Hope of Israel Ministries (Ecclesia of YEHOVAH):
Menís Head Covering
For a man to cover his head with a religious garment while praying or performing religious service is contrary to the scriptures -- dishonoring to himself and ultimately to his spiritual head, the Lord Yeshua the Messiah. This practice arose gradually within Judaism after the time of the Messiah and the New Testament, and is a reflection of the spiritual Babylonian bondage which those who refuse to obey YEHOVAH God's call are trapped in.
by John Rothacker
I have had requests to present information because of the increasing practice and teaching within the Church for men to cover their heads in prayer in direct opposition to the Word of YEHOVAH God as given in 1 Corinthians 11:7. I wish to reveal the historical facts that have brought this false teaching about, and hope to show you plainly how beautiful the truth of YEHOVAH is and how plainly the opposition to YEHOVAH Godís truth has always been centered from that earthly and spiritually false city of antiquity, Babylon. Then as we follow the history and teachings of Babylon, we shall be amazed to see that the spirits and doctrines of false religion have produced both a Babylonian Judaism and a Babylonian Christianity, and be further amazed to discover that certain of these spirits and doctrines were introduced into both about the same time, and have grown parallel to each other along the same time frame, with a Reformation movement in both, until we have what we shall find today.
In proving this, I will also bring out additional facts about women covering their heads and veiling their faces. The teaching about a womenís head covering is an exposition of a biblical custom practiced faithfully by all godly women from the beginnings of recorded history until our present generations.
Also, this teaching involving men's head covering concerns normal Jewish and Christian men from their beginnings, including those men called to specific ministries during this New Testament period (Ephesians 4:11). It does not concern the Levitical priesthood of the Old Covenant where Aaron and his sons were instructed to wear special head coverings and priestly garments made of specific design, colors, and materials (Exodus 28). It does concern normal Jewish men and women under the Old Covenant, and all Christian men and women who are all priests (1 Peter 2:9; Revelation 1:6) under the Melchisedec priesthood of the Lord Yeshua the Messiah and his New Covenant (Hebrews 7).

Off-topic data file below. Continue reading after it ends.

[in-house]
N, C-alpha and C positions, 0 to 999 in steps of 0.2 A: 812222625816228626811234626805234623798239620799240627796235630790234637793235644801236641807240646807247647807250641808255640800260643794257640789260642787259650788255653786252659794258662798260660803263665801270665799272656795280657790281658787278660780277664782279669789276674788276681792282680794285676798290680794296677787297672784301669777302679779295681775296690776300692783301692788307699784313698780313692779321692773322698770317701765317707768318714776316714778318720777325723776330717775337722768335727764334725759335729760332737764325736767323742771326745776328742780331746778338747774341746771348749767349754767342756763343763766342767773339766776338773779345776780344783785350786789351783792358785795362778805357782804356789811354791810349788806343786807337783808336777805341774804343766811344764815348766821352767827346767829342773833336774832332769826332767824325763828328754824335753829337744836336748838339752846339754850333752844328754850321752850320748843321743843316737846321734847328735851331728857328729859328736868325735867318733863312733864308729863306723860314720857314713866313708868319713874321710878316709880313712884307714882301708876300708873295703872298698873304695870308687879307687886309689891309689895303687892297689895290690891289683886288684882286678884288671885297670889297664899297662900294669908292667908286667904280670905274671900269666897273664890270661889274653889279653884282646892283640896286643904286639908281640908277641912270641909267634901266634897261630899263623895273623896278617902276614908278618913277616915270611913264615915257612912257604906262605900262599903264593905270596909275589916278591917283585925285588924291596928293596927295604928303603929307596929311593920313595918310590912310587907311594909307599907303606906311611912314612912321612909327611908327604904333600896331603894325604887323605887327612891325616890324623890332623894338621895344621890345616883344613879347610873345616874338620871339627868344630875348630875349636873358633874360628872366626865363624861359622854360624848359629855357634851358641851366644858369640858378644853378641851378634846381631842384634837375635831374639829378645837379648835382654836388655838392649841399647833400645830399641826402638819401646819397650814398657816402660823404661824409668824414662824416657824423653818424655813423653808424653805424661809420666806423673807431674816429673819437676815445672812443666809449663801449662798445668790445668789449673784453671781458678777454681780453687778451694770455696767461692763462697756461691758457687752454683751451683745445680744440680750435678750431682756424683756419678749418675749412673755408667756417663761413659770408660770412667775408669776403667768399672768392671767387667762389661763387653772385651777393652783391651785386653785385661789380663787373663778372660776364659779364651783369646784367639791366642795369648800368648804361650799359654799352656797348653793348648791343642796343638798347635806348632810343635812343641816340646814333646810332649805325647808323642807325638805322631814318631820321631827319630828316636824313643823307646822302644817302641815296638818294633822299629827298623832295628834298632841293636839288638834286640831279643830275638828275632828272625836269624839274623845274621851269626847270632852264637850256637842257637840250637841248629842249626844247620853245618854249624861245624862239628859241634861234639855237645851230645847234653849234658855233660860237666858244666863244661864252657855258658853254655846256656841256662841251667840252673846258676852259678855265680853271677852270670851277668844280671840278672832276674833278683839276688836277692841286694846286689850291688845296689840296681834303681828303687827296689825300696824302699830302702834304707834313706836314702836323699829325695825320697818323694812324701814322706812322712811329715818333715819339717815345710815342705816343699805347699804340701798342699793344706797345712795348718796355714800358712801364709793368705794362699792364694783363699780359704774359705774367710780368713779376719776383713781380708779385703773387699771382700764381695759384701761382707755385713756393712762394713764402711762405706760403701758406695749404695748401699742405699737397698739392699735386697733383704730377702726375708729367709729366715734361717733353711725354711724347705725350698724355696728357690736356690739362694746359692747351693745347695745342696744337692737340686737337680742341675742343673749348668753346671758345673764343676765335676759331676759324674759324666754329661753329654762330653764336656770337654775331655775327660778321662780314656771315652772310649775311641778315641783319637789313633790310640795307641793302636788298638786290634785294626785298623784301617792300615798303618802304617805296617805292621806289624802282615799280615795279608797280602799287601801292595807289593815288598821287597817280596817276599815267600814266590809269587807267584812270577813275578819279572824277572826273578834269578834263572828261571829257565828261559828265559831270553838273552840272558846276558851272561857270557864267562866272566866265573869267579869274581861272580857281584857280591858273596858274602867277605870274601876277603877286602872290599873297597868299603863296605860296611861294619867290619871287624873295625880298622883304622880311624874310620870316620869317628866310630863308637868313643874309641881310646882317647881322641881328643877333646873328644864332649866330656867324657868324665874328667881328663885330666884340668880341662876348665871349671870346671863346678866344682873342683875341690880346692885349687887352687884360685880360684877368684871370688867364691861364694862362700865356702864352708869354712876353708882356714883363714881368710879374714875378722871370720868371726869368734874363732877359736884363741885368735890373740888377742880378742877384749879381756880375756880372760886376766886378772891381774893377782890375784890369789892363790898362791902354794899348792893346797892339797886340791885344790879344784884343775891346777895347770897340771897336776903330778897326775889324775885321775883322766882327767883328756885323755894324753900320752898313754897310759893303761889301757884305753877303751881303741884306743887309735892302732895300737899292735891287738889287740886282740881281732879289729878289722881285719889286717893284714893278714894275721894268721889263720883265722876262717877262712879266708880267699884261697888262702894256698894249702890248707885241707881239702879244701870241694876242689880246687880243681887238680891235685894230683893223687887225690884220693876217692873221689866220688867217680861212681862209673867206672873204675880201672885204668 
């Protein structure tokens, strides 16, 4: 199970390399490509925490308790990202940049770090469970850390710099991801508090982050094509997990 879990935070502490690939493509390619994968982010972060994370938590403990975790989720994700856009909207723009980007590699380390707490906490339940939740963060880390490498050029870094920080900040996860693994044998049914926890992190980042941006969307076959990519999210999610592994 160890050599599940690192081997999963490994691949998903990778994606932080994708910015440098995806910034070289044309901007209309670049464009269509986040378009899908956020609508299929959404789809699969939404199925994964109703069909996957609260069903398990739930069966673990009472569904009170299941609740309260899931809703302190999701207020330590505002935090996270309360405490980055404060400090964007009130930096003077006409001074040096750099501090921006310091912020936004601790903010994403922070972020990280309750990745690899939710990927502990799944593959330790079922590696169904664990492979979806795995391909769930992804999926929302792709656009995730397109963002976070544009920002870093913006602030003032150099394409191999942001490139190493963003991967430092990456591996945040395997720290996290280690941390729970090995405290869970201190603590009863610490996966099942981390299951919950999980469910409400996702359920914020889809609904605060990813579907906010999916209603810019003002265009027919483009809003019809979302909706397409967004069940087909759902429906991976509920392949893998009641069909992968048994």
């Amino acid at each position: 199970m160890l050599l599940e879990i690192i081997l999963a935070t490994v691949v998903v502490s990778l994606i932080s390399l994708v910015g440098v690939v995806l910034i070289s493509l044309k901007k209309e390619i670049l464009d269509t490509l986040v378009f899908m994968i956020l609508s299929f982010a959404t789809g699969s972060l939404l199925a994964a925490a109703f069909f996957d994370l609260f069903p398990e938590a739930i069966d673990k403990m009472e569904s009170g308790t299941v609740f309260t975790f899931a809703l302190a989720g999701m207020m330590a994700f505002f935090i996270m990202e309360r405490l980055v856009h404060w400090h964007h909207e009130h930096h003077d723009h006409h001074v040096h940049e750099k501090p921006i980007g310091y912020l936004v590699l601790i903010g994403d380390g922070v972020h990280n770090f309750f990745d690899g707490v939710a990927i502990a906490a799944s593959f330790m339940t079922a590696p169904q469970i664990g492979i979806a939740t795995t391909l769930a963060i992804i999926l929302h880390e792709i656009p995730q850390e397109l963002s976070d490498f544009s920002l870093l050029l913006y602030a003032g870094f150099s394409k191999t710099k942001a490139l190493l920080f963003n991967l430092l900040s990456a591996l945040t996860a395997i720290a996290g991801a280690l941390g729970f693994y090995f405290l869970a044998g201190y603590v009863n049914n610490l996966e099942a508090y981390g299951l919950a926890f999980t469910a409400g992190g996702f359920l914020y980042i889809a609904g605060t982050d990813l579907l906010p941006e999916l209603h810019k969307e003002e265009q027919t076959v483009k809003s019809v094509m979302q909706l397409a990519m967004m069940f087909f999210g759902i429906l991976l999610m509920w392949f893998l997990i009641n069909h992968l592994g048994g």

The parallel practices that have been legislated by both the controlling Babylonian rabbinical leadership that has arisen within Judaism since the New Testament period, and the priest craft  that has arisen within the harlot Churches of Christendom, I believe, will both amaze you and help confirm you in the truth that we are all to practice as servants of the most high God and our Lord Yeshua the Messiah.
Women's Head Coverings
In this teaching, I will quote respected Jewish scholarship, including authentic sources:
"BAREHEADEDNESS: Jewish custom has for ages required women to cover the hair as an evidence of their modesty before men, and required men to cover the head in order to show their humility and reverence before God. 
"In ancient biblical times...the woman suspected of adultery was therefore signally disgraced, or humiliated like a mourner, when for punishment her head was disheveled by the priest (Num. v. 18; compare Lev. xxi 10; A. V. "uncover"); and shaving off the hair was an insult inflicted only on captive women [Deut. 21:11-12]. In Mishnaic times, however, it was regarded as an inviolable Jewish custom that women should not be seen in the streets with uncovered hair; and the infringement of that rule by a married woman was deemed sufficient ground for divorce, a view stated also in Roman law.
"The distinction of Kamhit, who saw seven of her sons made high priests, and two officiate on one and the same day, one of them being Simon ben Kamhit, mentioned by Josephus ("Ant." xviii. 2, ß 2) as "Simon, the son of Camithus," is ascribed by the Rabbis to the fact that even the ceiling of her house had not seen the hair of her head.
"Bareheadedness in a woman was, therefore, considered to be an indecorous form of "ervah" (nakedness, Deut. xxiv. 1), an incentive to improper glances, and it was declared unlawful to recite the Shema [Hear O Israel...Deut. 6:4-9] in the presence of a woman whose hair was uncovered. Originally, this custom included both married and unmarried women....Nor does the law which set a fine of 400 drachmas upon a man who tears off a woman's head-gear in the street, make any distinction between a married and an unmarried woman. Also Paul (1 Cor. xi. 3-12), when declaring that the woman should have her head covered in recognition of the man being her lord [ref. 1 Pet. 3:5-6], refers to women in general, not to married women exclusively" (The Jewish Encyclopedia, Vol. 2, 1902, pp. 530-531 (TJE)).